Meditation of His Eminence Archbishop NICOLAE at the start of Great Lent 2009

Ten weeks before Pascha, the Orthodox Church enters the Triodion, a season completely set apart in the ecclesiastical year. It is a preparation in different steps, a spiritual ascent toward the Resurrection of the Lord. Firstly we spend three weeks before the Paschal Lent, a period in which we are guided toward humility, as the publican of the parable, toward return to the heavenly Father as the prodigal son, and taking stock of our actions and thoughts, realizing that we will reach the Judgment before the Lord. Secondly we step into Lent, a season of abstinence from foods that originate from animals, and abstinence from bodily passions, both completed by spiritual pursuits. The special food consumption makes no sense in and of itself, unless it is completed through labor of the soul, prayer, repentance, and works of mercy.

St. Ignatius Briancheaninov, in his sermon on the Sunday of St. Gregory Palamas, leans toward this spiritual understanding of Lent. And his point of departure is a statement of the Savior, different than the words He gave as answer to the temptation of the evil one on the mountain of Karanthania. Quoting St. Ignatius: “The struggle of lent is not only of the body, it is useful and beneficial firstly for the mind and the heart. But take heed to yourselves, lest your hearts be weighed down with carousing and drunkenness. The Savior has revealed through these words a consequence of our unreasonable use of food and drink, an unprofitable consequence for the soul. Gluttony of the stomach weighs down the heart with rudeness and insensitivity, and the mind lacks its freedom and spirituality – man becomes solely a physical being.”

St. Ignatius tells us that the struggles of lent refer to the body, but the benefit of lent pour out upon the heart. The soul becomes heavy together with the body, and the heart becomes hardened. Eating inappropriately and without moderation, we condemn ourselves to absence of sensitivity of the heart and to spiritual misunderstanding of our lives and the world. We lose our sense of existence on earth, because food, or matter in general, surrounds that which is non-matter and it alters its function of knowing.

If the command to keep lent was heard by Adam in Paradise and was disobeyed, lent is all the more necessary after the fall of the first man. St. Ignatius continues: “We are nailed to the earth, we are bound to it with the entire soul, not just the body; we have become completely of the body, lacking spiritual feeling, unable of heavenly ponderings. The command to keep lent is again revealed as the first command, absolutely useful for us. Only through the help of lent we are able to tear away from the earth! Only through the help of lent we are able to withstand the powerful attraction of the earthly passions! Only through the help of lent we are able to break our bond to sin! Only through the help of lent our reasoning is able to rise up from the earth, facing high toward God!”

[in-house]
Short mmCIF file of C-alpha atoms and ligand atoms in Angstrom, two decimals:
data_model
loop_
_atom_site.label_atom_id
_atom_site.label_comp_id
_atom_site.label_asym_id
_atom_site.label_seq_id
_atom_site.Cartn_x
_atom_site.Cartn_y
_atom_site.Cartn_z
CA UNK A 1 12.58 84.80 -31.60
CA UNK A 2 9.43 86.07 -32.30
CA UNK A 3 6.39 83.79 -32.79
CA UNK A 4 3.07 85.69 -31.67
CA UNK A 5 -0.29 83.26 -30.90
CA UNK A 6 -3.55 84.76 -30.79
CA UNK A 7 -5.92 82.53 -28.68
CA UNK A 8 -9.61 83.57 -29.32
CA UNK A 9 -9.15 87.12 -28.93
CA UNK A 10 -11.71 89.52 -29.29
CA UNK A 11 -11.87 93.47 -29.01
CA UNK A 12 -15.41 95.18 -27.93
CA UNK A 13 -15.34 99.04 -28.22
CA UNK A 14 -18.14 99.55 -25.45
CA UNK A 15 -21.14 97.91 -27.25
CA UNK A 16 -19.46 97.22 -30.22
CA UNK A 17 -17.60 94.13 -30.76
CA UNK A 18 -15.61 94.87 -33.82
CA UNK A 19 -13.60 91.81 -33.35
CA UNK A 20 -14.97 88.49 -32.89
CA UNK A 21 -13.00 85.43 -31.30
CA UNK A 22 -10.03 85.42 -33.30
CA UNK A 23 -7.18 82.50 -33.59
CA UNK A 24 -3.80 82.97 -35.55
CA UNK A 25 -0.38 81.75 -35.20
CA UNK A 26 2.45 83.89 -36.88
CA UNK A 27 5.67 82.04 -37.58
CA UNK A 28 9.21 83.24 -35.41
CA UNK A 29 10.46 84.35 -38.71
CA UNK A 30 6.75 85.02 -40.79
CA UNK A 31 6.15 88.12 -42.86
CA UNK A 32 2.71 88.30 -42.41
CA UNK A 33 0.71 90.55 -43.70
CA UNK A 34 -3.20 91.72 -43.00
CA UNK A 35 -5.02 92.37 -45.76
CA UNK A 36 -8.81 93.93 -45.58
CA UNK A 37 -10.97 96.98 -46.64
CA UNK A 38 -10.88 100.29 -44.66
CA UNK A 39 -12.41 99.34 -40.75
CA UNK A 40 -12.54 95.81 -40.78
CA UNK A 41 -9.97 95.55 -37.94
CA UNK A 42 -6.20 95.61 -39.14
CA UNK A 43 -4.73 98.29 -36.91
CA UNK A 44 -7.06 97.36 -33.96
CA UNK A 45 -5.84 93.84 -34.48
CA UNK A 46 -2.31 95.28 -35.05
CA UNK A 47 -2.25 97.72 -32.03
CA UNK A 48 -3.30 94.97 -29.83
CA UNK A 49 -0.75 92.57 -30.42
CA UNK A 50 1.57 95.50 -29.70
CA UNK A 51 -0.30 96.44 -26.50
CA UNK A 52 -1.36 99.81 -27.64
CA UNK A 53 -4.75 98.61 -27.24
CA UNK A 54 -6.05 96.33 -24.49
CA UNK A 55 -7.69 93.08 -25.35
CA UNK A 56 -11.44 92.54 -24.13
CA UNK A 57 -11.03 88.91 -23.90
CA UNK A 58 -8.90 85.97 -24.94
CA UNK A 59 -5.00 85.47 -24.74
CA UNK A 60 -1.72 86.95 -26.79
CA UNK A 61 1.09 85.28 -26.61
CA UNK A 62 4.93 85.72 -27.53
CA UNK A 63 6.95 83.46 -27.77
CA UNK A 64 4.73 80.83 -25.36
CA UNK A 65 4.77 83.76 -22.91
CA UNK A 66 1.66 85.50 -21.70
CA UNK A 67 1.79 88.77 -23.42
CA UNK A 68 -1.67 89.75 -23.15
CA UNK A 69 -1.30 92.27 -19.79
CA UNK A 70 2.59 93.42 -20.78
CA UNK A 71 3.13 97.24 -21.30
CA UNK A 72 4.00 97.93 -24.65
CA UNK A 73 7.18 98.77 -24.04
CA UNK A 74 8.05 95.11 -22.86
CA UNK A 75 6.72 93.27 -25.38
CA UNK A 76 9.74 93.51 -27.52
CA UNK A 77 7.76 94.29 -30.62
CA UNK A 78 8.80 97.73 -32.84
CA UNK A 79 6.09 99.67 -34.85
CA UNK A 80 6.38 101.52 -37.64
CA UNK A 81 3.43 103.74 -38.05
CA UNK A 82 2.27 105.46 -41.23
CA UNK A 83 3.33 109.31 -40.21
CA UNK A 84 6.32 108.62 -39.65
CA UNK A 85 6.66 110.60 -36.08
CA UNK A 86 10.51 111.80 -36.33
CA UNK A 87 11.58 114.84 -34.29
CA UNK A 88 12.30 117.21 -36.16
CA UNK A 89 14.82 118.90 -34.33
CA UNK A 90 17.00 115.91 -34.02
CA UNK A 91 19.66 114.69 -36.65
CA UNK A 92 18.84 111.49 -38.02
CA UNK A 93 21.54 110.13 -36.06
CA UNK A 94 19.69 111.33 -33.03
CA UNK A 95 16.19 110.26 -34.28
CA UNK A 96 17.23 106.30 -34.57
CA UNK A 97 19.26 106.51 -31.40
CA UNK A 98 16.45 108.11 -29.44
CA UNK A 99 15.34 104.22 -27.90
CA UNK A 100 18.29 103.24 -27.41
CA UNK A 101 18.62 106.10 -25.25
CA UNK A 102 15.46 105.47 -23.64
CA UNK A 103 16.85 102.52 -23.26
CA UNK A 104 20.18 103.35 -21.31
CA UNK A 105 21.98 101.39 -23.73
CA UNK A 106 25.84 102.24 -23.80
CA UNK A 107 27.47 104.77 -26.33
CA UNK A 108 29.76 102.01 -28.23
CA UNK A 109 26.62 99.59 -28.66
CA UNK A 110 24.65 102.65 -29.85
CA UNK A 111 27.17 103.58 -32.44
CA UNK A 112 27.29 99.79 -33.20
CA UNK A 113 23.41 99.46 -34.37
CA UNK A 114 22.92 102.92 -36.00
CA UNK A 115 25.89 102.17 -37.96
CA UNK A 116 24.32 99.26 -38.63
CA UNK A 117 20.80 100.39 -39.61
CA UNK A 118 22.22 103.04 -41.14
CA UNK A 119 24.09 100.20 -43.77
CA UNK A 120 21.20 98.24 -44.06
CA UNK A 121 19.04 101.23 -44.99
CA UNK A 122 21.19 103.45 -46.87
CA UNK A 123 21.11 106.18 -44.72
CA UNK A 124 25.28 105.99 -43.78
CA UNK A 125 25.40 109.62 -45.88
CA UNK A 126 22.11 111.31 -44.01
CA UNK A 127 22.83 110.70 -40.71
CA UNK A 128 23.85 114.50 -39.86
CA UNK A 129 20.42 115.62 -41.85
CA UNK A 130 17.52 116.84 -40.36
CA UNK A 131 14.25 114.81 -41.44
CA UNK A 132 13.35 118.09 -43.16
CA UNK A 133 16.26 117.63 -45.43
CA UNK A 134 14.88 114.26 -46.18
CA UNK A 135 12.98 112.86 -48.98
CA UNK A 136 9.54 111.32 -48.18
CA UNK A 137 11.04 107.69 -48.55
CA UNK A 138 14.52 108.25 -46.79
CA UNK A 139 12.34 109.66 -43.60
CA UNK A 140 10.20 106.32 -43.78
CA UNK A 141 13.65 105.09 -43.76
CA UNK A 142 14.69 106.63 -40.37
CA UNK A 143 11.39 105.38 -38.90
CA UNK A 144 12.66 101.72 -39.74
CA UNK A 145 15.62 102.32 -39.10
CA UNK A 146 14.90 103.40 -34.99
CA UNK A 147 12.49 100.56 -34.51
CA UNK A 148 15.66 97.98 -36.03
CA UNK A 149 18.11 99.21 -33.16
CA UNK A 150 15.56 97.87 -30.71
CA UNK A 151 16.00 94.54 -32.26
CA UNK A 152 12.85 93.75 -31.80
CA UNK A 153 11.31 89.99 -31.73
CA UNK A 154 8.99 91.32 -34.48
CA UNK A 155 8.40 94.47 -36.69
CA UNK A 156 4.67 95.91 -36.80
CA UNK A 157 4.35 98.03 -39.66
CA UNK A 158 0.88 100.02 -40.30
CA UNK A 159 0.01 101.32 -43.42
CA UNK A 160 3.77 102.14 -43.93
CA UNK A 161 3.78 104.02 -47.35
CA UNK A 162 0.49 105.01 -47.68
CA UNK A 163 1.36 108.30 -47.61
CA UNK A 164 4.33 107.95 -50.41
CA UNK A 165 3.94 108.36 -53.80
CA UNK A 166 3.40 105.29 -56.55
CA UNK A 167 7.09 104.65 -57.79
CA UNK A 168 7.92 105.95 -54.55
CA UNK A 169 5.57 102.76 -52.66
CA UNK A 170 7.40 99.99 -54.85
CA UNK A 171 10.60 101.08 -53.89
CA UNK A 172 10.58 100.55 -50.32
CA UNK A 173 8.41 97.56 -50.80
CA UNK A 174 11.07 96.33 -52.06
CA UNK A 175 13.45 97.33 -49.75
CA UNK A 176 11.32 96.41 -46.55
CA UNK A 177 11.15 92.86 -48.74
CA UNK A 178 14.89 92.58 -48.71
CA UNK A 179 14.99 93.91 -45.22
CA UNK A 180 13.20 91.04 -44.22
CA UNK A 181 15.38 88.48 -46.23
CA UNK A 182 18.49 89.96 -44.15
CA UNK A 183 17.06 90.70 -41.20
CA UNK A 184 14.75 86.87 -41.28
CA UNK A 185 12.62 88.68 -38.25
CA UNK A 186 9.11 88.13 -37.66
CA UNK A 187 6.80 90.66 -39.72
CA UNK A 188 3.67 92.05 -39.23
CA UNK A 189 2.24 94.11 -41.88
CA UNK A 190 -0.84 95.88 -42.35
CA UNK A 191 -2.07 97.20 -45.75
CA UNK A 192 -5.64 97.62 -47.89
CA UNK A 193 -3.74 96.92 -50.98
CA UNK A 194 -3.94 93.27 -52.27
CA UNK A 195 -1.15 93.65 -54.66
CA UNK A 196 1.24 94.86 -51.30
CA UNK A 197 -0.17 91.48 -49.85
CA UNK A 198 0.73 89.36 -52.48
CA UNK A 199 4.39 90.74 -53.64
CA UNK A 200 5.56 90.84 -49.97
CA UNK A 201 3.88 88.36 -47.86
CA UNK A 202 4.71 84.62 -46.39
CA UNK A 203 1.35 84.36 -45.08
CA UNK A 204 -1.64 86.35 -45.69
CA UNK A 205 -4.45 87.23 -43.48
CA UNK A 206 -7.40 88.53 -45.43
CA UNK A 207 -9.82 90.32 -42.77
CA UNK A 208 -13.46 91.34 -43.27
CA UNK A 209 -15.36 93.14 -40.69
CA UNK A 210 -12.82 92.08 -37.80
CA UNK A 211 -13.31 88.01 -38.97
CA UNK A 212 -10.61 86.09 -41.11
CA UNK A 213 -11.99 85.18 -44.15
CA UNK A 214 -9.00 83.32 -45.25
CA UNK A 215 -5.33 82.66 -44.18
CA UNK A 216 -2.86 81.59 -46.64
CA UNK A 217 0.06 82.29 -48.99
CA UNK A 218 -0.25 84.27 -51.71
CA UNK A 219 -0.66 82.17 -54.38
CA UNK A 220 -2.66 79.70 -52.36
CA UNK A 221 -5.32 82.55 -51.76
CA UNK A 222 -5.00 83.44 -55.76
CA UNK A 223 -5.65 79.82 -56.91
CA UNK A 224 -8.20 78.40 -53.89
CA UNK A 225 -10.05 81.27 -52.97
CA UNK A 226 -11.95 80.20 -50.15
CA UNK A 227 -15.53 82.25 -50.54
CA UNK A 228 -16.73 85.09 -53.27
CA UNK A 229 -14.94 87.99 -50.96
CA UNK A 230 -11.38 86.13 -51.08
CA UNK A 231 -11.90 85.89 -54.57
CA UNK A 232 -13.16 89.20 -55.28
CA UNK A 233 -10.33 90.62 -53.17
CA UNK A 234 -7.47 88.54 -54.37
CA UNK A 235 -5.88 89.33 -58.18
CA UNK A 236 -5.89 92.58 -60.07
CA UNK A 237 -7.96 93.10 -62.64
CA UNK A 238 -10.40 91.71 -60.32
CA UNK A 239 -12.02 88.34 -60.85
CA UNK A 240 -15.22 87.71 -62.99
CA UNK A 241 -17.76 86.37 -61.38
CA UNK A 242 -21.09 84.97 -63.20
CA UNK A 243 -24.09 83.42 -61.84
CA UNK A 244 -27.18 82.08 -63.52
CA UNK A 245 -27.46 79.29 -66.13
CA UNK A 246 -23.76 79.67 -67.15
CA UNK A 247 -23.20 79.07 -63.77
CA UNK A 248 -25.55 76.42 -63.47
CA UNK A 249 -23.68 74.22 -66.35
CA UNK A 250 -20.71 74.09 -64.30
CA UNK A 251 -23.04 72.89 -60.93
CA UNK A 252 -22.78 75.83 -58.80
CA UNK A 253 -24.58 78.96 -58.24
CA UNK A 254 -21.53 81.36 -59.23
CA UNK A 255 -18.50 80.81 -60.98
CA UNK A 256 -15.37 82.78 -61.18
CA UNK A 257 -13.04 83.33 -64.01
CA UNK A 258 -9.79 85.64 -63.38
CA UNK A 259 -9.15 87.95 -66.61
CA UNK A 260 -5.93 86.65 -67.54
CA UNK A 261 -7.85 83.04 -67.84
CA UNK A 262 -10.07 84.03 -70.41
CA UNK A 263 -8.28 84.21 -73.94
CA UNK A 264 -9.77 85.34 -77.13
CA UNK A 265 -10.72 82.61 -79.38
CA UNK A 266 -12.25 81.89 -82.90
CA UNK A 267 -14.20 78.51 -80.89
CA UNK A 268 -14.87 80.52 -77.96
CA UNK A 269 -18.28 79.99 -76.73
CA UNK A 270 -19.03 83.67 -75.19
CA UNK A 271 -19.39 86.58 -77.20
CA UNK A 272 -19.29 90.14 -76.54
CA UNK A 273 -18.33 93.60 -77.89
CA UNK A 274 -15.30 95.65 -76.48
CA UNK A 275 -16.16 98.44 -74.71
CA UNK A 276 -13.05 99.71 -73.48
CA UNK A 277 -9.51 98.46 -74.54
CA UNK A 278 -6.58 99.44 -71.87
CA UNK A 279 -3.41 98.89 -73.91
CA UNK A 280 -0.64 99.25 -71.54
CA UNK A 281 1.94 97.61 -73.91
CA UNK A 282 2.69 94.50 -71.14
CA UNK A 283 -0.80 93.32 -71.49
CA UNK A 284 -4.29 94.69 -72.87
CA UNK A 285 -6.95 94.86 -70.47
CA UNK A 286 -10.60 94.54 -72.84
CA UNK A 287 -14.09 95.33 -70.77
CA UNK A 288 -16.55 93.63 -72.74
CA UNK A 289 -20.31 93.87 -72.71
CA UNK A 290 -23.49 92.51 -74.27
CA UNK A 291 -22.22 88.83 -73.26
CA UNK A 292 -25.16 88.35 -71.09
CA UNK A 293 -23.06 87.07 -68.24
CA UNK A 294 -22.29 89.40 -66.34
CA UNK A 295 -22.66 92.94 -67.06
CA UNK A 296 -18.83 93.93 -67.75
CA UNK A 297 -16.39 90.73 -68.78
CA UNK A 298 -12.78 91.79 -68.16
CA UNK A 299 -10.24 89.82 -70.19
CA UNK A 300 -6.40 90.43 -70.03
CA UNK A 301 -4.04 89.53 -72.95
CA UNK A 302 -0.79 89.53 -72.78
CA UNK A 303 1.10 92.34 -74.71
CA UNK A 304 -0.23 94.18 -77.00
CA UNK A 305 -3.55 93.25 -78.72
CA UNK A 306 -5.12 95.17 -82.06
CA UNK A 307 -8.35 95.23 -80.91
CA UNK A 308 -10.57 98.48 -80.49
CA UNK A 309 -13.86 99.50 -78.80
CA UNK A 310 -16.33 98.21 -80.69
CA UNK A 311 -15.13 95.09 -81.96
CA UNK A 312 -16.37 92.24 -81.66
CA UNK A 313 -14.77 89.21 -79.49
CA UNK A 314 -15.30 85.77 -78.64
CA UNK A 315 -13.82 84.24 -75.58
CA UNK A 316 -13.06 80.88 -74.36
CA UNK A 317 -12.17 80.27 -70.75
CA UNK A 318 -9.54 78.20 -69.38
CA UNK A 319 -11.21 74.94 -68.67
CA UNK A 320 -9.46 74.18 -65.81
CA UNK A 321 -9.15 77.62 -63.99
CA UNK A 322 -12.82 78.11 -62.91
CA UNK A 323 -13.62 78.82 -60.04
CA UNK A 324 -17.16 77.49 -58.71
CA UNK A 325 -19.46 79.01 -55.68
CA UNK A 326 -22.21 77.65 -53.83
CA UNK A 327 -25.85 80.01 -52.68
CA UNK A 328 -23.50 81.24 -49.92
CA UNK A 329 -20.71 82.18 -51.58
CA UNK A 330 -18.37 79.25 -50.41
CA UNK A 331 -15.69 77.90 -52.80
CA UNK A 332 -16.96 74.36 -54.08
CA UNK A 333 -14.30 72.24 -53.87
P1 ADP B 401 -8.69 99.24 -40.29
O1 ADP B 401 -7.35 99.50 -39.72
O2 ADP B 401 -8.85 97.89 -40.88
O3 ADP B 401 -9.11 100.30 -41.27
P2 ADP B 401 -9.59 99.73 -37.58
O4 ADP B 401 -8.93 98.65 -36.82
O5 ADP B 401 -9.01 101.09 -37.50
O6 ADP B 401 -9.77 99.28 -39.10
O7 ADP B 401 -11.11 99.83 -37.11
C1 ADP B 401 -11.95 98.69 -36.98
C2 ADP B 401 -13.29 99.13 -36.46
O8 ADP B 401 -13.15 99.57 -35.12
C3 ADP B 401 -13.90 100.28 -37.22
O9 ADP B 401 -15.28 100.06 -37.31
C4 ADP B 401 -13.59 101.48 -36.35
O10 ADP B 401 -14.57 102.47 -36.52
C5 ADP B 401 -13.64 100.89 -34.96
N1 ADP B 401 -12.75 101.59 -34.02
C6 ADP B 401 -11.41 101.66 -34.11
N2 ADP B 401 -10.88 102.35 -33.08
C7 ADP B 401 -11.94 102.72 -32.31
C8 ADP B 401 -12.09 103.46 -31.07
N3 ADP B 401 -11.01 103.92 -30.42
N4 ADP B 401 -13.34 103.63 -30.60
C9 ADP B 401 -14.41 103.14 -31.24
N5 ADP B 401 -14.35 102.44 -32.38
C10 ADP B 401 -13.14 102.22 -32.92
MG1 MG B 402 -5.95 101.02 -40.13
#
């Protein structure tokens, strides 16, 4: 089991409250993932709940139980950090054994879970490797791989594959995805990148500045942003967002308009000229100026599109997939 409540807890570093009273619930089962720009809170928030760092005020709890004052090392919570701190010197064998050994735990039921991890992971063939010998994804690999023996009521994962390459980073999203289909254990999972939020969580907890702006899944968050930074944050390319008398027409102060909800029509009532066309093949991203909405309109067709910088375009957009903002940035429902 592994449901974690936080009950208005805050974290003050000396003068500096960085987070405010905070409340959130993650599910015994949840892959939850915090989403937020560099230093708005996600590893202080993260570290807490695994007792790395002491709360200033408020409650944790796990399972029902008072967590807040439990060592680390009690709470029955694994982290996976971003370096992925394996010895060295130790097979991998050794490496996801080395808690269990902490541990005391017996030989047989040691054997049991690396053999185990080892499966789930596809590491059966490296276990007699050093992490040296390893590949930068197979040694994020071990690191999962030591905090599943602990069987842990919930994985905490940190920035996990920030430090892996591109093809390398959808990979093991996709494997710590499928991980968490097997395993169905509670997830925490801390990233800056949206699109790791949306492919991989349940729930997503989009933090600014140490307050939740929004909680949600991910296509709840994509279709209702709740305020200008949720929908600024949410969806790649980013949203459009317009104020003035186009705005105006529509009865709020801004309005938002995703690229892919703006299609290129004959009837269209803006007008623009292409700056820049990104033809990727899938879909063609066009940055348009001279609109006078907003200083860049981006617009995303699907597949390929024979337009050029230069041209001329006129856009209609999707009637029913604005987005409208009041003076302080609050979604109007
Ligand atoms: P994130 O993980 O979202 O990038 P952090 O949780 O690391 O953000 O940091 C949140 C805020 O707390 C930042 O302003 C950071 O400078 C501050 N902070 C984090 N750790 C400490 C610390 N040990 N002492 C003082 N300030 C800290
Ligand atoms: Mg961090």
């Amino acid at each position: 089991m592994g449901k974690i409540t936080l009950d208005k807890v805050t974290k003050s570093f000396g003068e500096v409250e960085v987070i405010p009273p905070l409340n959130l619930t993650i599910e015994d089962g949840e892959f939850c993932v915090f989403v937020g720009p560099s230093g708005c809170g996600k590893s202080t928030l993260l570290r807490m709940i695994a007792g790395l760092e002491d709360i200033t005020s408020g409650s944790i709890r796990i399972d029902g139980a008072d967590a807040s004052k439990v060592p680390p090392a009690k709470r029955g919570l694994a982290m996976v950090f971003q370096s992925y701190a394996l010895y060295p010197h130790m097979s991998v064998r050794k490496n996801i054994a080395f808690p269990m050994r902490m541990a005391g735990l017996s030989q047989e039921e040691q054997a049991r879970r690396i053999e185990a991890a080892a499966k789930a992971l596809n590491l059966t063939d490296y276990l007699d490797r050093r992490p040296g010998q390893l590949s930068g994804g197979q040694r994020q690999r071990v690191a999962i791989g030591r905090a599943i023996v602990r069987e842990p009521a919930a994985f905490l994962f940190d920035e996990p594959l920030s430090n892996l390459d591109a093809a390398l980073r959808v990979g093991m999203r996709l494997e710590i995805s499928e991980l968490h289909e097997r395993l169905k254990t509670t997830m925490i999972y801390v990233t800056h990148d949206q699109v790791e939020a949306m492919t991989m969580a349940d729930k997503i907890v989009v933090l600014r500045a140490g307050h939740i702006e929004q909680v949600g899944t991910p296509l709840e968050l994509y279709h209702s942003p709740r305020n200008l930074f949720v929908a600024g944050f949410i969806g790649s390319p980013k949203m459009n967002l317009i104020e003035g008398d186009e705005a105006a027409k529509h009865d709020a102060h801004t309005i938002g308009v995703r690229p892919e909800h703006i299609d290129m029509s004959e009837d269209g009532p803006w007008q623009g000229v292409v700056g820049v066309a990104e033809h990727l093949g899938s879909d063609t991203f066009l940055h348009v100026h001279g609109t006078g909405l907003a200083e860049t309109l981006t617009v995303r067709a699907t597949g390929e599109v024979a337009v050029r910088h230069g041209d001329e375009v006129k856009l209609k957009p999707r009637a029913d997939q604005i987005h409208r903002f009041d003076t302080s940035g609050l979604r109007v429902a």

The Church Fathers have called lent the foundation of all virtues, because through lent our mind is kept in its appropriate purity and awareness, and the heart is kept in its appropriate astuteness and spirituality. He who shakes the foundation of virtues, shakes their entire building.

Let us be attentive to these words of the Church Fathers and let us keep the lent so that we may become worthy of its fruits!

1 Comment

  1. Your Eminence: It is very true that we are more than physical partakers of life, and lent awakens our minds and spirits to that awareness. Otherwise, we would be like the animals, living without purpose and hope. It is hard to believe that this is just the beginning of another joyfilled season of repentance, that hopefully will bear much fruit. Thank you for your meditation.

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